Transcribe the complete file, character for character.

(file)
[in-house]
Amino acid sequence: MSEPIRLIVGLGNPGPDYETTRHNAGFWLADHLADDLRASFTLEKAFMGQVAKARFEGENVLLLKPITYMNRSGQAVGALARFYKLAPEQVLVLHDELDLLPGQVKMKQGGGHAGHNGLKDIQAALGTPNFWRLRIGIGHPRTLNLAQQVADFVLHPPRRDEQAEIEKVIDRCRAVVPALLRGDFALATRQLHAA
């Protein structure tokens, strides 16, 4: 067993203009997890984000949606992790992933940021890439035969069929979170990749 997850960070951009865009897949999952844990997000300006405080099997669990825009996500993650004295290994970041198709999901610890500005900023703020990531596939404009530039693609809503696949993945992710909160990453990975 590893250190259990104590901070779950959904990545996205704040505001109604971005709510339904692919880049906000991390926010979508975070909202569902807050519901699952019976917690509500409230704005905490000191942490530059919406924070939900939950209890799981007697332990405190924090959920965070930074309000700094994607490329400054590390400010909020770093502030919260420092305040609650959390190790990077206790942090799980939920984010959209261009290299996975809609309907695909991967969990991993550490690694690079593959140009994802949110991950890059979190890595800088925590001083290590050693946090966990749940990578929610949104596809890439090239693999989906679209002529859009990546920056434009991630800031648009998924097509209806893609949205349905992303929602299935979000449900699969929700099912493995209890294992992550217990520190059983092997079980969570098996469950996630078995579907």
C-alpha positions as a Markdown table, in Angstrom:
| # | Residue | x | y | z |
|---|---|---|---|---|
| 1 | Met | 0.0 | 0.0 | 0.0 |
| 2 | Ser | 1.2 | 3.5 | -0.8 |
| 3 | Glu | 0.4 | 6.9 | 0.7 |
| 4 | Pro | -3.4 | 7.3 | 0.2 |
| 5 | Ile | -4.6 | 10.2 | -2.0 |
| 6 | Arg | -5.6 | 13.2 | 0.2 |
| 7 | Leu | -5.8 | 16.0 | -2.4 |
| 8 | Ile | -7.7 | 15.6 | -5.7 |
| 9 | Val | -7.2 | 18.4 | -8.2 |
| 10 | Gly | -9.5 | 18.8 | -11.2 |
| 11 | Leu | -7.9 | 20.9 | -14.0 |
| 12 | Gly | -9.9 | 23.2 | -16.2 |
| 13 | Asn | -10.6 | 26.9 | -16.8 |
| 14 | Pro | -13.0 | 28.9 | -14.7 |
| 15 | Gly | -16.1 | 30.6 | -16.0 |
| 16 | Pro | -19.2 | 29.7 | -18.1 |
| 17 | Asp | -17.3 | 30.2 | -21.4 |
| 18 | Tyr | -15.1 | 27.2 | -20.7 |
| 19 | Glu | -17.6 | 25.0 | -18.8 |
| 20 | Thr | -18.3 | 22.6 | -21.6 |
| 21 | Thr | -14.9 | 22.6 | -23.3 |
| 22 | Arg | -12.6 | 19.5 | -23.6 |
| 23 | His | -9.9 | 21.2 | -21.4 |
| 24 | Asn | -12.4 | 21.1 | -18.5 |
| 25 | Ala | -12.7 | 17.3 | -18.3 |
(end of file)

[in-house]
Amino acid sequence: MSEPIRLIVGLGNPGPDYETTRHNAGFWLADHLADDLRASFTLEKAFMGQVAKARFEGENVLLLKPITYMNRSGQAVGALARFYKLAPEQVLVLHDELDLLPGQVKMKQGGGHAGHNGLKDIQAALGTPNFWRLRIGIGHPRTLNLAQQVADFVLHPPRRDEQAEIEKVIDRCRAVVPALLRGDFALATRQLHAA
């Protein structure tokens, strides 16, 4: 067993203009997890984000949606992790992933940021890439035969069929979170990749 997850960070951009865009897949999952844990997000300006405080099997669990825009996500993650004295290994970041198709999901610890500005900023703020990531596939404009530039693609809503696949993945992710909160990453990975 590893250190259990104590901070779950959904990545996205704040505001109604971005709510339904692919880049906000991390926010979508975070909202569902807050519901699952019976917690509500409230704005905490000191942490530059919406924070939900939950209890799981007697332990405190924090959920965070930074309000700094994607490329400054590390400010909020770093502030919260420092305040609650959390190790990077206790942090799980939920984010959209261009290299996975809609309907695909991967969990991993550490690694690079593959140009994802949110991950890059979190890595800088925590001083290590050693946090966990749940990578929610949104596809890439090239693999989906679209002529859009990546920056434009991630800031648009998924097509209806893609949205349905992303929602299935979000449900699969929700099912493995209890294992992550217990520190059983092997079980969570098996469950996630078995579907």
C-alpha positions as a Markdown table, in Angstrom:
| # | Residue | x | y | z |
|---|---|---|---|---|
| 1 | Met | 0.0 | 0.0 | 0.0 |
| 2 | Ser | 1.2 | 3.5 | -0.8 |
| 3 | Glu | 0.4 | 6.9 | 0.7 |
| 4 | Pro | -3.4 | 7.3 | 0.2 |
| 5 | Ile | -4.6 | 10.2 | -2.0 |
| 6 | Arg | -5.6 | 13.2 | 0.2 |
| 7 | Leu | -5.8 | 16.0 | -2.4 |
| 8 | Ile | -7.7 | 15.6 | -5.7 |
| 9 | Val | -7.2 | 18.4 | -8.2 |
| 10 | Gly | -9.5 | 18.8 | -11.2 |
| 11 | Leu | -7.9 | 20.9 | -14.0 |
| 12 | Gly | -9.9 | 23.2 | -16.2 |
| 13 | Asn | -10.6 | 26.9 | -16.8 |
| 14 | Pro | -13.0 | 28.9 | -14.7 |
| 15 | Gly | -16.1 | 30.6 | -16.0 |
| 16 | Pro | -19.2 | 29.7 | -18.1 |
| 17 | Asp | -17.3 | 30.2 | -21.4 |
| 18 | Tyr | -15.1 | 27.2 | -20.7 |
| 19 | Glu | -17.6 | 25.0 | -18.8 |
| 20 | Thr | -18.3 | 22.6 | -21.6 |
| 21 | Thr | -14.9 | 22.6 | -23.3 |
| 22 | Arg | -12.6 | 19.5 | -23.6 |
| 23 | His | -9.9 | 21.2 | -21.4 |
| 24 | Asn | -12.4 | 21.1 | -18.5 |
| 25 | Ala | -12.7 | 17.3 | -18.3 |